The law allowing an illegal immigrant to get a drivers license helps that person to continue to avoid immigration laws. It helps them get around, but it does NOTHING to actually get them the citizenship they (obviously) desire. Therefore, it makes them more capable in our society, while preserving their illegal status. It's somewhat of a backhanded way to try to modify the immigration laws without actually modifying the immigration laws.
I believe this is wrong because it puts off fixing the immigration laws. If a large enough number of people believe that there is an issue with immigration law, then we should fix the immigration law, not find ways to sleeze around it.
As background, I'll personally say that I think our immigration policies need to be loosened up somewhat - I read far too much about one company or another exploiting illegals for their gain, while the immigrant gets screwed. Much better to let those folks into the country legally, so that they can go to the authorities if their employer gives them the short end of the stick.
You want to give illegals drivers licenses? I say NO. Let them immigrate instead and then get a license normally.
Mike has a valid opinion which I support: what would be best is if the immigration policy simply made it easier for immigrants to become citizens, thus negating the need for pre-emptive licenses. However, if the argument is that licenses help terrorists, exactly how is making citizenship easier to obtain a detriment to terrorism?
The reason, however, that this concept is impossible is because of this part of Mike's comment: If a large enough number of people believe that there is an issue with immigration law, then we should fix the immigration law, not find ways to sleeze around it. The problem is, of course, that sleazing around the law is what the people who care about the laws want.
The reason illegal immigrants exist in this country, as noted sarcastically in one of Ted Rall's recent cartoons, is because California thrives on it. Since the recall, we've been saturated with the "Fifth Largest Economy in the World" message... a statement eerily similar to high school history when we're reminded what we did for a few hundred years to make the United States the most prosperous nation on earth.
America exists because of an industrial mentality that accepts the blatantly obvious: the largest profit in manual labor is obtained through the lowest means of labor cost. Amazingly, as a nation that wouldn't even suggest in modern times the benefits of slavery, we scorn immigrants who are paid nearly nothing as detrimental to "progress." Call it simplistic, but it's the truth: slavery is gone, so California turns to the next-cheapest alternative.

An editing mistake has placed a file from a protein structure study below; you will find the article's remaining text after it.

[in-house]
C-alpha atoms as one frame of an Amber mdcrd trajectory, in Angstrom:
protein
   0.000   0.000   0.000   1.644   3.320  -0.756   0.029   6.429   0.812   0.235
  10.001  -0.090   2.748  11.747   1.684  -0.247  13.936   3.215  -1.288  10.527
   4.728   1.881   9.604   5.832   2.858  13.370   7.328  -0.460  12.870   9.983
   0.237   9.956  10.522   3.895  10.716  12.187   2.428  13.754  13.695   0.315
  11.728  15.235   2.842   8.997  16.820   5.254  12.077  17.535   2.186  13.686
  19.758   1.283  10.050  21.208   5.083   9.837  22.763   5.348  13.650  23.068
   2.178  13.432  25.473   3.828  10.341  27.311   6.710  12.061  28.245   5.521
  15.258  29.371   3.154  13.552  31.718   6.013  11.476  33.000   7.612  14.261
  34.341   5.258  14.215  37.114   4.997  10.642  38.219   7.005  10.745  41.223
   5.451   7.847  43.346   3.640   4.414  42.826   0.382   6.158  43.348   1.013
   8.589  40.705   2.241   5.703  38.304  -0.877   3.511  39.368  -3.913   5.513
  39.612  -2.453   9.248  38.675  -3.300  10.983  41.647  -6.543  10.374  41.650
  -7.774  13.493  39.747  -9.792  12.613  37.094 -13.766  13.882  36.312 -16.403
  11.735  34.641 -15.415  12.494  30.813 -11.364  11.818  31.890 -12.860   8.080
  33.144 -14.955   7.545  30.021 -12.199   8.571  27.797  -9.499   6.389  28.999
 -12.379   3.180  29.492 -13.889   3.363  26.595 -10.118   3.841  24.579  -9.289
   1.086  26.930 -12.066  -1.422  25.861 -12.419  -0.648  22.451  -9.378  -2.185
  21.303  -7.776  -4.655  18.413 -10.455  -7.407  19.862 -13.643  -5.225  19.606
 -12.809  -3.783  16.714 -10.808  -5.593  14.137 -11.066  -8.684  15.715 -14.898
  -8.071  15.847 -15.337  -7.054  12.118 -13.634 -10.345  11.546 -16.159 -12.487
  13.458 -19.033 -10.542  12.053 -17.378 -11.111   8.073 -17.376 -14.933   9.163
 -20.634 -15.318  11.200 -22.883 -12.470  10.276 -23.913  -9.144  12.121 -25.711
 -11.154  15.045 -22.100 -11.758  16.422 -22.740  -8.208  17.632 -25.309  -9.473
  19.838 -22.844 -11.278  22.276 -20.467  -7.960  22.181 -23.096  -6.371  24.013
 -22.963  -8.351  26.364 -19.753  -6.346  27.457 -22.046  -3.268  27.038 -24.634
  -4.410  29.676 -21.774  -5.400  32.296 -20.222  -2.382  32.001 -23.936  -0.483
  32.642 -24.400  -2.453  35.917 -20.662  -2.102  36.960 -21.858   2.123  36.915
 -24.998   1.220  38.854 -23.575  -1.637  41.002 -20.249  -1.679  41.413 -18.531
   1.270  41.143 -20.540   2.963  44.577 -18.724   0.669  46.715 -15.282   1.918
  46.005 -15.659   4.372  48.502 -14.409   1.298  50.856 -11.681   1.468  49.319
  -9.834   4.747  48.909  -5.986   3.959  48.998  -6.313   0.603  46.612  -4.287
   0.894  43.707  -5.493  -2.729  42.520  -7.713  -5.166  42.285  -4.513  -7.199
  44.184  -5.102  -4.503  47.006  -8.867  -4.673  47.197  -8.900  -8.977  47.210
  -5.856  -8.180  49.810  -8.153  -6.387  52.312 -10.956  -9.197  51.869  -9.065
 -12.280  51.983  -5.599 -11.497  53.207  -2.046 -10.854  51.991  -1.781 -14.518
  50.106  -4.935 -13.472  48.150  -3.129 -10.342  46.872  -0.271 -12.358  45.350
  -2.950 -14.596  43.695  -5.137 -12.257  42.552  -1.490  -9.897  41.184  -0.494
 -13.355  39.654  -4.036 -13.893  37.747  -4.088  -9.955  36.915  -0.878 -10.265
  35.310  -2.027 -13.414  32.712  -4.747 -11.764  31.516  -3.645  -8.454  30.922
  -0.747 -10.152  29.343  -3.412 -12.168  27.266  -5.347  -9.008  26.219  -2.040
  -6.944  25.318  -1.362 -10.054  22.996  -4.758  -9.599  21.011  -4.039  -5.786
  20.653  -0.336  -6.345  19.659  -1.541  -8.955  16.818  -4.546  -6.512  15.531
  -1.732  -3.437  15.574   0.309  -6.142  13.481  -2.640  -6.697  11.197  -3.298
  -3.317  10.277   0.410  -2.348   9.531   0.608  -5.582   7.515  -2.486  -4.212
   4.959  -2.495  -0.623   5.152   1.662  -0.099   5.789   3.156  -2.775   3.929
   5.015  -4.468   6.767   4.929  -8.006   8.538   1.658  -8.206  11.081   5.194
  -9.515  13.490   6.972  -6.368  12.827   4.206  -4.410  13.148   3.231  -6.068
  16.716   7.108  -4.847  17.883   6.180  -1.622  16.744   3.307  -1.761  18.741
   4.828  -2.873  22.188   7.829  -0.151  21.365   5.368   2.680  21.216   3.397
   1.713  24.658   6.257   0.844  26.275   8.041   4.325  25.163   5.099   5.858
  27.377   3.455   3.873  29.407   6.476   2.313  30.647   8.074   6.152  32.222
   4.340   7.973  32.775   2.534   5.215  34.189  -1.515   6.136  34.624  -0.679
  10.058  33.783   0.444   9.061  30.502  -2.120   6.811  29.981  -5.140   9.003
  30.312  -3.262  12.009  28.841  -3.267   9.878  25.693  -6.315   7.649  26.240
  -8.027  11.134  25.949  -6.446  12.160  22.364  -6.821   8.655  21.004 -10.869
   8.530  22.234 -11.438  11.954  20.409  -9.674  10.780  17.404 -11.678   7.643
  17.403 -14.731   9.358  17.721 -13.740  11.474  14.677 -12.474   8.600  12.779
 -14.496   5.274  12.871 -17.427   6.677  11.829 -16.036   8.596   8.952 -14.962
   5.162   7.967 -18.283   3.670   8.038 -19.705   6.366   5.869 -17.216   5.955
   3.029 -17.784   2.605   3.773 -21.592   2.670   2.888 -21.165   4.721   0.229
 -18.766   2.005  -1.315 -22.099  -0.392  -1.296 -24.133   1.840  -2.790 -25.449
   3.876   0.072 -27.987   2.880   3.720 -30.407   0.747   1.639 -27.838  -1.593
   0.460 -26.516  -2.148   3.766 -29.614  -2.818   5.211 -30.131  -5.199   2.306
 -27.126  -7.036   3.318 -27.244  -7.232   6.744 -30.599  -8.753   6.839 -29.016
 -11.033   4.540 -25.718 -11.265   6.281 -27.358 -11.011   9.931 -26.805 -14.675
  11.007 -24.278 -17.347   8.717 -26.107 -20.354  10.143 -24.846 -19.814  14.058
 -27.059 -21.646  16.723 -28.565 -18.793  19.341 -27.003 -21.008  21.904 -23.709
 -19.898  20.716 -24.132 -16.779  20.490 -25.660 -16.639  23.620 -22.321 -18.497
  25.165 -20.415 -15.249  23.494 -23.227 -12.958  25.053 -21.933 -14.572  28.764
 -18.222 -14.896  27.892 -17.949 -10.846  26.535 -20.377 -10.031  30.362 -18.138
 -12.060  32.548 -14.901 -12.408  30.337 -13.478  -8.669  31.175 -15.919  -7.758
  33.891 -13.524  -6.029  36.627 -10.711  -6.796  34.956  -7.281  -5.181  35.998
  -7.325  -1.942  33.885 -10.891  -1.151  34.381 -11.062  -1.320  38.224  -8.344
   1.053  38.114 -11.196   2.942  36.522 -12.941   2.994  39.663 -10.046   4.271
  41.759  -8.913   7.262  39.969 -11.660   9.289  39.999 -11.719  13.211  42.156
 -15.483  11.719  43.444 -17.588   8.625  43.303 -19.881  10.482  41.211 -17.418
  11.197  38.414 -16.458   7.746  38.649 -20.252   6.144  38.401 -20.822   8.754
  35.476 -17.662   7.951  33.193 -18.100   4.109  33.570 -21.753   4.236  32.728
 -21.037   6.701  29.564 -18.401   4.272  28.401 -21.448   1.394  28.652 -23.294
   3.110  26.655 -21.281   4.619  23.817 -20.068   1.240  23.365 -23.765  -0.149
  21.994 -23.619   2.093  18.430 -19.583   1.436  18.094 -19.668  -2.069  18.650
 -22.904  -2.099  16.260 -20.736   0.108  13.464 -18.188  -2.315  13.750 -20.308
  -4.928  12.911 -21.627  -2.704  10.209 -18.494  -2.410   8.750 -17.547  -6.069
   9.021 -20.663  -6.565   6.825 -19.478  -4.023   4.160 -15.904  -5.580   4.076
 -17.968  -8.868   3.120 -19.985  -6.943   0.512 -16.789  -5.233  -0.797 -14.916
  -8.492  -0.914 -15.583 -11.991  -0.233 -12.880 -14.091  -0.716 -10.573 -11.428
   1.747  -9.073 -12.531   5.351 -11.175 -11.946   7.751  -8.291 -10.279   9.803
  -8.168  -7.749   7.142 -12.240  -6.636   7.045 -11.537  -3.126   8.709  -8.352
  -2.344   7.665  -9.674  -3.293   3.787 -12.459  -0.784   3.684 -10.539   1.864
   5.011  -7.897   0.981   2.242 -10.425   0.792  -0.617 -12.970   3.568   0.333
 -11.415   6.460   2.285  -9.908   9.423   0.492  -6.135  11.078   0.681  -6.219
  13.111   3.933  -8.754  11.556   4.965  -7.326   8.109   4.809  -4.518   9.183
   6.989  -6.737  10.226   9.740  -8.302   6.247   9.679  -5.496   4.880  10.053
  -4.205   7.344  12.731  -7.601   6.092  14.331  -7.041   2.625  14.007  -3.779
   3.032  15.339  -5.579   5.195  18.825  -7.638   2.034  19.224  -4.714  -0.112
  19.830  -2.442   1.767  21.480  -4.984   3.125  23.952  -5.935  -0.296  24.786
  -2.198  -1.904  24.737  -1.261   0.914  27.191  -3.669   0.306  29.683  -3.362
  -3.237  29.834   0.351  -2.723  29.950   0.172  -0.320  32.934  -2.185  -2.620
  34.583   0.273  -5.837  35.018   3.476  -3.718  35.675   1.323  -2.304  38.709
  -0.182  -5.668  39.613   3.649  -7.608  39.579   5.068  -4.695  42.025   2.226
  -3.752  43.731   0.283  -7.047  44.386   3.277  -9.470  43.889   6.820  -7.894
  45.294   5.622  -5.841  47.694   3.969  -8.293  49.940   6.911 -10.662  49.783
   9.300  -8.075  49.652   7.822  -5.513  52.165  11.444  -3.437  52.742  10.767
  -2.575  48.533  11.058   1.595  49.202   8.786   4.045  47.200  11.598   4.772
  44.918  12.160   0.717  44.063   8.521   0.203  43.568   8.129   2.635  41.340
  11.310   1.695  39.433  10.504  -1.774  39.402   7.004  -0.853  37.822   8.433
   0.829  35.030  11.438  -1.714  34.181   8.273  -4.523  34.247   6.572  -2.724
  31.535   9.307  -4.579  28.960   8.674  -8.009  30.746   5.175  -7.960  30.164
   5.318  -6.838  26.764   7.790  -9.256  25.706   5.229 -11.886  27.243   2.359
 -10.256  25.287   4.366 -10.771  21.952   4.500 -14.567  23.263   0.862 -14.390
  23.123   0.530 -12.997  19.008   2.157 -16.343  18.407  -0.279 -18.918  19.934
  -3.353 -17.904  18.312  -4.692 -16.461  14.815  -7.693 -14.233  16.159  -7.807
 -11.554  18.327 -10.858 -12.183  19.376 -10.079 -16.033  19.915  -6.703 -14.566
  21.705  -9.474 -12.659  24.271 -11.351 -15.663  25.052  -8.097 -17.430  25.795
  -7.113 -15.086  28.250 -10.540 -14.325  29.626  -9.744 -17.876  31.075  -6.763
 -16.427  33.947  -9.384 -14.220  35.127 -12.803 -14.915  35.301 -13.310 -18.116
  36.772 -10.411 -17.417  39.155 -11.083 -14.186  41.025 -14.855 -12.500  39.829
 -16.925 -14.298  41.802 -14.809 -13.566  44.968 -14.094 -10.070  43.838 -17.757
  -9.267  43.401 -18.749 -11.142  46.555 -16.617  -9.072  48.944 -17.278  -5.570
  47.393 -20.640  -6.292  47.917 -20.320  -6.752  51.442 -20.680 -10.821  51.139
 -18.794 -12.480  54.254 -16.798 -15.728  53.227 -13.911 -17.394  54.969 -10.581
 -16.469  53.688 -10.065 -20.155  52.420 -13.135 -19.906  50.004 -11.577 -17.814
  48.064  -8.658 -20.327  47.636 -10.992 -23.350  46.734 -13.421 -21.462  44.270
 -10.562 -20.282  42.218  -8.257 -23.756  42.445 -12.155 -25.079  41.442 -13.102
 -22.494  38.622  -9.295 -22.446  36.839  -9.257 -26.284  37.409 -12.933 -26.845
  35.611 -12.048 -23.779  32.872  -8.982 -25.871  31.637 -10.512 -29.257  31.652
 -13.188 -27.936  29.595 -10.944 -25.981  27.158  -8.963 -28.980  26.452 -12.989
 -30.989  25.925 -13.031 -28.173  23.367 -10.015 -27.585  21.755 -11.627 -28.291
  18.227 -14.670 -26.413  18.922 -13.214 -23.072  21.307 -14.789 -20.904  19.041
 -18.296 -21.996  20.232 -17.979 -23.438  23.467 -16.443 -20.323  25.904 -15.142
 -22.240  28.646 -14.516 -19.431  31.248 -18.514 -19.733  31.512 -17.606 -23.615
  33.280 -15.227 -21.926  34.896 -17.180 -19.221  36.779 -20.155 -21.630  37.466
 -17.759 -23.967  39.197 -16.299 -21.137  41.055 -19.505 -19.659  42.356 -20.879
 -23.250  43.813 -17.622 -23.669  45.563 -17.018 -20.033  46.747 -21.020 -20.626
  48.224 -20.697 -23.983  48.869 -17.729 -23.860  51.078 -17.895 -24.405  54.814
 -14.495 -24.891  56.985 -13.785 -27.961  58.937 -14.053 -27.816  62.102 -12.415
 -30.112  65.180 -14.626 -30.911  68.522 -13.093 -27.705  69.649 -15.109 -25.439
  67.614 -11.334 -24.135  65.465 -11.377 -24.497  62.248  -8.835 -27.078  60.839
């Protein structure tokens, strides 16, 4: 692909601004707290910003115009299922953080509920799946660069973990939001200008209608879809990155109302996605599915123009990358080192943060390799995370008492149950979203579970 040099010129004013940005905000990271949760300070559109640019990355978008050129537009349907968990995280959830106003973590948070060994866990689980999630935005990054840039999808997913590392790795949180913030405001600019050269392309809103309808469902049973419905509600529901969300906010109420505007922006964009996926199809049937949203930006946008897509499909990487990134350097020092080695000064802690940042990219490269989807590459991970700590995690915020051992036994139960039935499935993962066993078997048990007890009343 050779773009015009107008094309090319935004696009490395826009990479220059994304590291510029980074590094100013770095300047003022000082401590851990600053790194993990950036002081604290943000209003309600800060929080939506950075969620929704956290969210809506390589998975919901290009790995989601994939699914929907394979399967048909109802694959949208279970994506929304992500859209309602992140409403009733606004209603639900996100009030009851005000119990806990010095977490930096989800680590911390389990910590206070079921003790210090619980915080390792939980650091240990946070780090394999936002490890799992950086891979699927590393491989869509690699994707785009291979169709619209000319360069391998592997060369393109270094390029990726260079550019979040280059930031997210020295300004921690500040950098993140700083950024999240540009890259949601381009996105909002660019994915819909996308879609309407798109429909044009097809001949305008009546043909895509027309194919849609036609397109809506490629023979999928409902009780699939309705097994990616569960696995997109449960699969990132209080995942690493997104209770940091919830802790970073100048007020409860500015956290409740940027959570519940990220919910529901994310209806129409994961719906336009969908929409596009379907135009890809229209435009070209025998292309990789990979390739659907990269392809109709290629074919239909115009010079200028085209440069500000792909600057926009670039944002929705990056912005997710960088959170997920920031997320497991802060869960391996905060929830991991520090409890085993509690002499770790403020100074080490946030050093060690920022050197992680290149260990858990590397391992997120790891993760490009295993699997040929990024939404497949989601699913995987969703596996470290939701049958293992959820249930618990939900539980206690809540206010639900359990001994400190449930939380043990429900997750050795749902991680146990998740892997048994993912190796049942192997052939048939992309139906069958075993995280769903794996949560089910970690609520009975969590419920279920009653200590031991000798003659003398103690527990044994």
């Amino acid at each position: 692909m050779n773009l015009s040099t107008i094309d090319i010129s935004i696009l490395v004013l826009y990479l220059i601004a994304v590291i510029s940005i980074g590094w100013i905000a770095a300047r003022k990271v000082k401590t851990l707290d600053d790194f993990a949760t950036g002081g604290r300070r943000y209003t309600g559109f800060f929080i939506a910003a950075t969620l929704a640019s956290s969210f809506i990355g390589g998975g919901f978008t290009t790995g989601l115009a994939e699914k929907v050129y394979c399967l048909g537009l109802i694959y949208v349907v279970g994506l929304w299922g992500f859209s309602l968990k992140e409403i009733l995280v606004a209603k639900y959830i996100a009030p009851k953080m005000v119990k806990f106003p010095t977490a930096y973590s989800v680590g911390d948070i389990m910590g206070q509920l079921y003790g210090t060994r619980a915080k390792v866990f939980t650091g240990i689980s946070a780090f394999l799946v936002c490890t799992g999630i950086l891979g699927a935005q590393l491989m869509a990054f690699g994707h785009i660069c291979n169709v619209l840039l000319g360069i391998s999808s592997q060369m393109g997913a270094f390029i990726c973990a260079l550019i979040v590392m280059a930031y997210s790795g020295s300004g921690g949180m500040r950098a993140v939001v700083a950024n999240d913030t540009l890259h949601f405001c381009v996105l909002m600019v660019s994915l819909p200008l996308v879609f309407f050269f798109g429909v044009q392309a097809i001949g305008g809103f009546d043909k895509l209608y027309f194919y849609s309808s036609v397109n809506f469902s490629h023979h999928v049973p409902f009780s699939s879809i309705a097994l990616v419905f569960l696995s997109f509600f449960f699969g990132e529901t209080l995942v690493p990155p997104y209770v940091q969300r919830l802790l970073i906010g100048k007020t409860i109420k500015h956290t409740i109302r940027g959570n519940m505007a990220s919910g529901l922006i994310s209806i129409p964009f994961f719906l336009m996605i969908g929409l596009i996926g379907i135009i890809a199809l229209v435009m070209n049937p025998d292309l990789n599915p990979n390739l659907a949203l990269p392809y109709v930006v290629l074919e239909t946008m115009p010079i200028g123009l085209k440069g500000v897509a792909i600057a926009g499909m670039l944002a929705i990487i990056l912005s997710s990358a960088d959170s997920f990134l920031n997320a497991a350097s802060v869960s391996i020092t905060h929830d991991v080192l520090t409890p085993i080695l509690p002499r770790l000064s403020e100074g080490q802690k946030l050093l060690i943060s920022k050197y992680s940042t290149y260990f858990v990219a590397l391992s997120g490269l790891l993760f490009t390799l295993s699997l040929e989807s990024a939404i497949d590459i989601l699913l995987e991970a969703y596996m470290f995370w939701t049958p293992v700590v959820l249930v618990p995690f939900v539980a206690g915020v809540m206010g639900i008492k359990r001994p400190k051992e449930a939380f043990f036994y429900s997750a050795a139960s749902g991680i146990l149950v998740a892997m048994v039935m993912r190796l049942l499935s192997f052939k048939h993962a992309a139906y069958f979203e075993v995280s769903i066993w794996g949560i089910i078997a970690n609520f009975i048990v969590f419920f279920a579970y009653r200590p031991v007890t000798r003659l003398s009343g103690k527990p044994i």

My point is that California, and moreover the government, continues to give zero percent of a damn about illegal immigrants. The only things illegals do are contribute to the lower-class industry of aforementioned Fifth-Largest Yada Yada, raise the profit margin for insurance companies, and serve as the scapegoat for everyone else's problems. Giving licenses to illegals legitimazes their work abilty, enables them at a faster pace, and ultimately streamlines their potential to citizenship: a notion that means minimum wage, an electoral voice, and thusly, a situation the commerce of California is scared shitless over. And here we are claiming they're worried about Al-Qaeda.
I appreciate the feedback, but I reiterate my point: this law does not, in any way whatsoever, make it easier for terrorists to slip into the country. It does, however, focus attention on the platforms of politicians who want to talk about how illegals are bad while doing nothing to actually curb its hazards. It does, however, actually increase the safety of both citizens and immigrants on California roads and decrease the insurance costs of the state. It does, however, distract people from the countless ways terrorists can, and continue to be able to, slip into this country, that no one seems to have any interest in complaining about anymore.